Non-Standard Finance plows ahead with hostile bid for Provident

(Reuters) – Britain’s Non-Standard Finance Plc said on Wednesday it would push ahead with its 1.3 billion pound ($1.7 billion) hostile takeover of bigger rival Provident Financial even though it had failed to win the backing of some of Provident’s biggest investors.

NSF, which first made a move on Provident in February, said its offer was now unconditional.

It said investors holding only 53.53% of Provident’s issued share capital had accepted the offer. That was well short of a 90% target set by NSF when it originally made its offer, but NSF said it had now lowered the required acceptance level to 50% plus one Provident share.

Wednesday was the closing date for Provident shareholders to accept the offer, which Provident’s board has rejected.

“NSF Board is now approaching the Provident Board again to establish a pragmatic and constructive dialogue, so that, as and when the remaining conditions are satisfied, the interests of all stakeholders will be safeguarded,” NSF said in a statement.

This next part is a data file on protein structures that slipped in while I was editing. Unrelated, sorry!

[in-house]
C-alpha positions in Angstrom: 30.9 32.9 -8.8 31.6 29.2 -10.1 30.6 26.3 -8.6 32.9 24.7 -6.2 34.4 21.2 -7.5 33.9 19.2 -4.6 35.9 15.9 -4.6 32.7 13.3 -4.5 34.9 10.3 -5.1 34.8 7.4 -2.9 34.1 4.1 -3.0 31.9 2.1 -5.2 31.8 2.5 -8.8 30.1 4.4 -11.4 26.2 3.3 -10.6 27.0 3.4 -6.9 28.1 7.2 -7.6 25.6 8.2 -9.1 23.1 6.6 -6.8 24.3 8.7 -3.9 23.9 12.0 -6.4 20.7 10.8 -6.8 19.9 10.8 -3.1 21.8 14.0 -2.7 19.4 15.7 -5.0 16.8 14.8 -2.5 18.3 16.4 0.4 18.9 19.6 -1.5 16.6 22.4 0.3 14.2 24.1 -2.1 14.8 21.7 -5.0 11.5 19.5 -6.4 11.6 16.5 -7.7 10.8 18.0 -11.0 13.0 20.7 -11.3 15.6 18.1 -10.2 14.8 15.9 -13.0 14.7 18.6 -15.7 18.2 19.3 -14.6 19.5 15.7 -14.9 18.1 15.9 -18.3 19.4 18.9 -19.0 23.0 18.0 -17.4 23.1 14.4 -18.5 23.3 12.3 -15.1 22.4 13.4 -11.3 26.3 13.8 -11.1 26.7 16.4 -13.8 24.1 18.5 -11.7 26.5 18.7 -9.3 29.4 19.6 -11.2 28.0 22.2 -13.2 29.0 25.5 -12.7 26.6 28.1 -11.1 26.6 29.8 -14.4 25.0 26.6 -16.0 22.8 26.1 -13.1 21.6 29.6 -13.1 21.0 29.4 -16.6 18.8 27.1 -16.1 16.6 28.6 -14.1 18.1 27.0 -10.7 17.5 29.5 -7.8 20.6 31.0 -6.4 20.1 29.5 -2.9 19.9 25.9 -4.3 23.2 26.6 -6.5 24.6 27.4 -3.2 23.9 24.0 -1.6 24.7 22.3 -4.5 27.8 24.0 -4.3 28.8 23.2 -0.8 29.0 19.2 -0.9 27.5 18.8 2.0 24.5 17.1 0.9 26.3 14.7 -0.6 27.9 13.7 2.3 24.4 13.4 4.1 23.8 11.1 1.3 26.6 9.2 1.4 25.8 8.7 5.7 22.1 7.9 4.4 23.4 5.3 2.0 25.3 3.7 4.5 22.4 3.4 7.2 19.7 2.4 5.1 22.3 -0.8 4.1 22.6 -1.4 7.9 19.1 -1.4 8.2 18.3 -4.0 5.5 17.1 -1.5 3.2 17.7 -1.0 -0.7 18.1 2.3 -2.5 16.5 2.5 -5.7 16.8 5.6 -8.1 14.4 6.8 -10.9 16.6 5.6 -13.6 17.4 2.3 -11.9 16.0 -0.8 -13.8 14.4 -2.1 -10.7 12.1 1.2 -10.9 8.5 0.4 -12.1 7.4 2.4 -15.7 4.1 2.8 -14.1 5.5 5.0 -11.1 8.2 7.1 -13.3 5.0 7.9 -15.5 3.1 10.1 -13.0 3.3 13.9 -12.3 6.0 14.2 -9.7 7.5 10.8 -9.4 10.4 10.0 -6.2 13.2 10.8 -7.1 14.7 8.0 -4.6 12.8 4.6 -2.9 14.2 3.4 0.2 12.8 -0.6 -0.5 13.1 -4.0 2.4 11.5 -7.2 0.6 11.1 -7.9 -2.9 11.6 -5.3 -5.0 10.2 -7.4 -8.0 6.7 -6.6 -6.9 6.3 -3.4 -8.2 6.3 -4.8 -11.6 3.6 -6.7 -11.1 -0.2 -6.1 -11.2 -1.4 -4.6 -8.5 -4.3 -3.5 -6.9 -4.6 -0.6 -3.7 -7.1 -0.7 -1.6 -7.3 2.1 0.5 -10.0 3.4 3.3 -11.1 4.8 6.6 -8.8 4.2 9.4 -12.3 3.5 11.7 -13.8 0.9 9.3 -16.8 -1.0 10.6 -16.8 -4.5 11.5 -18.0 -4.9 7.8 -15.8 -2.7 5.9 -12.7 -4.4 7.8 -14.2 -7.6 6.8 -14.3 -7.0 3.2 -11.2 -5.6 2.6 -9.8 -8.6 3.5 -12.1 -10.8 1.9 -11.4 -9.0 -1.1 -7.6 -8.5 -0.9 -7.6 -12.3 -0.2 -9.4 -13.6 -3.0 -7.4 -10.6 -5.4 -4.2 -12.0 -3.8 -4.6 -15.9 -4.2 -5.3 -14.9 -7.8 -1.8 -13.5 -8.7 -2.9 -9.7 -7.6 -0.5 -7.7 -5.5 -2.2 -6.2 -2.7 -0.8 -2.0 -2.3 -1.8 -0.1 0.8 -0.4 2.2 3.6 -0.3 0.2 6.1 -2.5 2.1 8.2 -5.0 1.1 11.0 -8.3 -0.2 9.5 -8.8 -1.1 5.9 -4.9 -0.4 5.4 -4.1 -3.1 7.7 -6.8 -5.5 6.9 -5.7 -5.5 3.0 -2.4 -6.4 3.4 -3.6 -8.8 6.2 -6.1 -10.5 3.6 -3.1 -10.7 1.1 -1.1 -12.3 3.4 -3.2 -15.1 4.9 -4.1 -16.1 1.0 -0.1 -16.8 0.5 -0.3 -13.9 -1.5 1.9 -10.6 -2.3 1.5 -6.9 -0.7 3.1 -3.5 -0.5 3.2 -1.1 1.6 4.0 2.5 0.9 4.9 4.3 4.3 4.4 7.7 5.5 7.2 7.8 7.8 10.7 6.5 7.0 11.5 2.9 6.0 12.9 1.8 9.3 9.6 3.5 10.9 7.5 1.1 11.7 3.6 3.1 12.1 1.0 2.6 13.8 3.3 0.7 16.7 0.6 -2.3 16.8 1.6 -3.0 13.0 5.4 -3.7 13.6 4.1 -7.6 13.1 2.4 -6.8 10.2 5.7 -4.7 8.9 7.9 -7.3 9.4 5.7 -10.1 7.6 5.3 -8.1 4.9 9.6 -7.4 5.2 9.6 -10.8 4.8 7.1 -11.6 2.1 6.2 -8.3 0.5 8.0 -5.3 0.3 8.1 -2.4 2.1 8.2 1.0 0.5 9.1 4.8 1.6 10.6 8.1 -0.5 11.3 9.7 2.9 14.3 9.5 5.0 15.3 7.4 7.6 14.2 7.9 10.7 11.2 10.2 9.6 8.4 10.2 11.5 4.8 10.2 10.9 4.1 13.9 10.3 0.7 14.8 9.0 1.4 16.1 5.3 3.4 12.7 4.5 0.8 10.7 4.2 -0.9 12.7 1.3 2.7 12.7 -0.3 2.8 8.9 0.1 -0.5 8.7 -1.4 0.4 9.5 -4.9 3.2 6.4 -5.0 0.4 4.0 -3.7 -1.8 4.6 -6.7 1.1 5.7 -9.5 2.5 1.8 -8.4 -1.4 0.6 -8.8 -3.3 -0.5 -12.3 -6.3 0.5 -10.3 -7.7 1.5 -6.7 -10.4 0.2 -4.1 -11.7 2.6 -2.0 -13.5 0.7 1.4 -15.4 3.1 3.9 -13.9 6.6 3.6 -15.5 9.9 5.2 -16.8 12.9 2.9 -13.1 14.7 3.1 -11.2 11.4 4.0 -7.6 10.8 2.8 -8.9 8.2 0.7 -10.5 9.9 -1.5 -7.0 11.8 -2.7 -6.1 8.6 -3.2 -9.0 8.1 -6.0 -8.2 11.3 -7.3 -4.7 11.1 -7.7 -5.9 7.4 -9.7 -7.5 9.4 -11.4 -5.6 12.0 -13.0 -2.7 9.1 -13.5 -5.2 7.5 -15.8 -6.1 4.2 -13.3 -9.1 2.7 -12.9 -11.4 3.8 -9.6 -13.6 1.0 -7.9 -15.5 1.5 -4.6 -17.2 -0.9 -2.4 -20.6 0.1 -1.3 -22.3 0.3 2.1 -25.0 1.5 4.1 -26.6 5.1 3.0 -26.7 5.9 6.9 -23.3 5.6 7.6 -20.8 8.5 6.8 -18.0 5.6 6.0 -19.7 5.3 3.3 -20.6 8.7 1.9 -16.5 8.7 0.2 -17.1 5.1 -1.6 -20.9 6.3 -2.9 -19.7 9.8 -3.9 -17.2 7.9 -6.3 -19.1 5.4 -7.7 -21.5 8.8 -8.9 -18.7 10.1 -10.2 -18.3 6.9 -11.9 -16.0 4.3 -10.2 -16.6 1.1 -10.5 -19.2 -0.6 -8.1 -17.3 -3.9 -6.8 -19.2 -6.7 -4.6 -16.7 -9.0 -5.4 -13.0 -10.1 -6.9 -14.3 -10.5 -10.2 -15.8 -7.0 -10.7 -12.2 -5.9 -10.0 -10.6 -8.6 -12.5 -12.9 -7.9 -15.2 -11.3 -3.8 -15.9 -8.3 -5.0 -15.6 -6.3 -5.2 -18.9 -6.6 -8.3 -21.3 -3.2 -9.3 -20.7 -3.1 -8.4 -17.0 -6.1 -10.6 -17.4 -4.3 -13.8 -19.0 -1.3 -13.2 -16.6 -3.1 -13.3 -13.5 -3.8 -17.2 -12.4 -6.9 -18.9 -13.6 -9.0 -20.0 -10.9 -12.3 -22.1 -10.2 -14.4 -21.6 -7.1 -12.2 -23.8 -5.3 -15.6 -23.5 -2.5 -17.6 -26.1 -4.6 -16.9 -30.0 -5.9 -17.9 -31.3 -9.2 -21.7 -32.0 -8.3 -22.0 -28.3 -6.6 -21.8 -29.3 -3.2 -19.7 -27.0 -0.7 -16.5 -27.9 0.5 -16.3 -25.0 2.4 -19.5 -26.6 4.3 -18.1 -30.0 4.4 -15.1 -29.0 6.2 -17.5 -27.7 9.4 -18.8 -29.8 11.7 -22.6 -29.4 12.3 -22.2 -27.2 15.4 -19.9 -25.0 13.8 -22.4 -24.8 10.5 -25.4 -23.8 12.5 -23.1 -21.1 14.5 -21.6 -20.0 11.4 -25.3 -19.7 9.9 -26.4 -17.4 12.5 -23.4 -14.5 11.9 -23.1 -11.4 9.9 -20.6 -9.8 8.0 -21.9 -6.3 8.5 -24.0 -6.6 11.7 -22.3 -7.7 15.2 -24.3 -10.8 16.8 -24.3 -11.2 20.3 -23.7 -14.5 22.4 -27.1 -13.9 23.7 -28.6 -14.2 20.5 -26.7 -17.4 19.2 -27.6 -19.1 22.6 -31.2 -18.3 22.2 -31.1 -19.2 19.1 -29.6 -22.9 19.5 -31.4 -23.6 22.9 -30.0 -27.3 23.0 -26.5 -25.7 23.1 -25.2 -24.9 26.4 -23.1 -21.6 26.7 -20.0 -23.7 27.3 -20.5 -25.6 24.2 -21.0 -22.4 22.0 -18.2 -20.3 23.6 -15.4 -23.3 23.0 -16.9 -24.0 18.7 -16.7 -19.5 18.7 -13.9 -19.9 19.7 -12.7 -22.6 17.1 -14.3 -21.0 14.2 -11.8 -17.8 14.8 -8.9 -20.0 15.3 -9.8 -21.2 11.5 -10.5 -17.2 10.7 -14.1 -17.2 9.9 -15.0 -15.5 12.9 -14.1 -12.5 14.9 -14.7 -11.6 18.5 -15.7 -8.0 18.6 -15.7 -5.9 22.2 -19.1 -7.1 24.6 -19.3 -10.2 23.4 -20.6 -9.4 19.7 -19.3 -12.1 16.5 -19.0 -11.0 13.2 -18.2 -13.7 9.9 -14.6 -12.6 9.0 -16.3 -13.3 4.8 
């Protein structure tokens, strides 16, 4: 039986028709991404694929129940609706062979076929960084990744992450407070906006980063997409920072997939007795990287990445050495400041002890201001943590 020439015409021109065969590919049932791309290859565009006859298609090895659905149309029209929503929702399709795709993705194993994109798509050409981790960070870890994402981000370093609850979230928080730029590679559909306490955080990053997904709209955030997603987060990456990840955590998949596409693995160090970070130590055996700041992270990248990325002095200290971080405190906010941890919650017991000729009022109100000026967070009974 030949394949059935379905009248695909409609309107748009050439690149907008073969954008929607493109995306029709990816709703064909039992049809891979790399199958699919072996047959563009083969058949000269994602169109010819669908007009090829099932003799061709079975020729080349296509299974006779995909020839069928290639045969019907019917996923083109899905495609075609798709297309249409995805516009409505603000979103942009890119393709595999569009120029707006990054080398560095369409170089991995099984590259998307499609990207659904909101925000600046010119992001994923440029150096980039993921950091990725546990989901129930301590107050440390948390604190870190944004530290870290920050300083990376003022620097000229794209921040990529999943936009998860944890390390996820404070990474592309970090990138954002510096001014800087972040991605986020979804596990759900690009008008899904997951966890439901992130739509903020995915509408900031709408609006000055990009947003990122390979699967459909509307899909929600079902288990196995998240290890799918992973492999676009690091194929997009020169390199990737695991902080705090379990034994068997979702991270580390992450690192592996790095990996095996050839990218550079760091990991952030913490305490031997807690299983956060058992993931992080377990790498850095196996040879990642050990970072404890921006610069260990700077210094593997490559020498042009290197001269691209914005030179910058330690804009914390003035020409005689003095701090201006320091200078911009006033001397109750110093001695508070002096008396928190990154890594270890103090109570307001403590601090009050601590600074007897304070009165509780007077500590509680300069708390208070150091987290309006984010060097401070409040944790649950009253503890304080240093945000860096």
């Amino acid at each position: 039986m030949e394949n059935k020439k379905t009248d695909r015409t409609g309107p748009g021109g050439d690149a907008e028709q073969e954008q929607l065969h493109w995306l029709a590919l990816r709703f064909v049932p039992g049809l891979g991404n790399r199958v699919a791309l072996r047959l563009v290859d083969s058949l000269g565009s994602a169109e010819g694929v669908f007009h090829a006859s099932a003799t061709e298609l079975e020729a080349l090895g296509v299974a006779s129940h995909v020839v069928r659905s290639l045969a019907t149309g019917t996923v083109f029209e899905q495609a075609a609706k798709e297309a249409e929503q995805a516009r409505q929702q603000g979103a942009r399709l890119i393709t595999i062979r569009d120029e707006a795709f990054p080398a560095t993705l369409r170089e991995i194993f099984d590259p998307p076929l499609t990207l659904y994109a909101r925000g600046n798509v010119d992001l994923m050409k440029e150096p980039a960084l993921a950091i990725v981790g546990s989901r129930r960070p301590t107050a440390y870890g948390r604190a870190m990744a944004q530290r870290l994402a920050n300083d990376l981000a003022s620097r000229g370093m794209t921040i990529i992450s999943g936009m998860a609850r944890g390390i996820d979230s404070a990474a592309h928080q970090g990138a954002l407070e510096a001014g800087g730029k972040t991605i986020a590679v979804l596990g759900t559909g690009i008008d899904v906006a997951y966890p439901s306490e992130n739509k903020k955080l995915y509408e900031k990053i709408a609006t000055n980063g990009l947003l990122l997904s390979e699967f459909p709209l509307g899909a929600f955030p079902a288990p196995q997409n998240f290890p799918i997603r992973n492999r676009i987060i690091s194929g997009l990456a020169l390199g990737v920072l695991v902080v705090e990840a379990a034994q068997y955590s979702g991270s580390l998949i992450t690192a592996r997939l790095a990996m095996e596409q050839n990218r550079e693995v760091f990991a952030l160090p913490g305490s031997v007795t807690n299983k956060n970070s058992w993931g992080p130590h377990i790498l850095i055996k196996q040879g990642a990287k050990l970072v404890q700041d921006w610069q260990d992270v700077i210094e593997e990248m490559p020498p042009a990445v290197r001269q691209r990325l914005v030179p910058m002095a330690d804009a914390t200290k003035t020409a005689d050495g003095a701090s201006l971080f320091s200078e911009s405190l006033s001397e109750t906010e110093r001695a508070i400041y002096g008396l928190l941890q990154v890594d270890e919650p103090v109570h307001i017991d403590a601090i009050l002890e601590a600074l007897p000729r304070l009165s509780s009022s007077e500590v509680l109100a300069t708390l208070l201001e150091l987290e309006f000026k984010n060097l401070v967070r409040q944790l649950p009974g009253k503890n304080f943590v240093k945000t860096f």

British asset manager Schroders Plc, Provident’s third-biggest shareholder with a 14.6 percent stake, has said it would not accept Non-Standard Finance’s offer for the subprime lender.

NSF’s hostile bid for Provident has turned into a bitter war of words between the two subprime lenders with NSF accusing Provident executives of mismanaging the company.

The bid is led by NSF’s chief executive John van Kuffeler, who is a former boss of Provident.

Provident, established in 1880 and based in the northern English city of Bradford, has repeatedly rebuffed the offer.

Provident’s share price has fallen 75 percent in the last two years as the company deals with a botched reorganization of its home credit business that led to profit warnings, the departure of its chief executive and suspension of dividend.

The two firms provide short-term loans to consumers who might otherwise struggle to borrow from more mainstream banks, a sector under pressure as lawmakers want to rein in punitive interest rates charged on borrowing by often vulnerable people.

Reporting by Noor Zainab Hussain in Bengaluru; Editing by Toby Chopra and Susan Fenton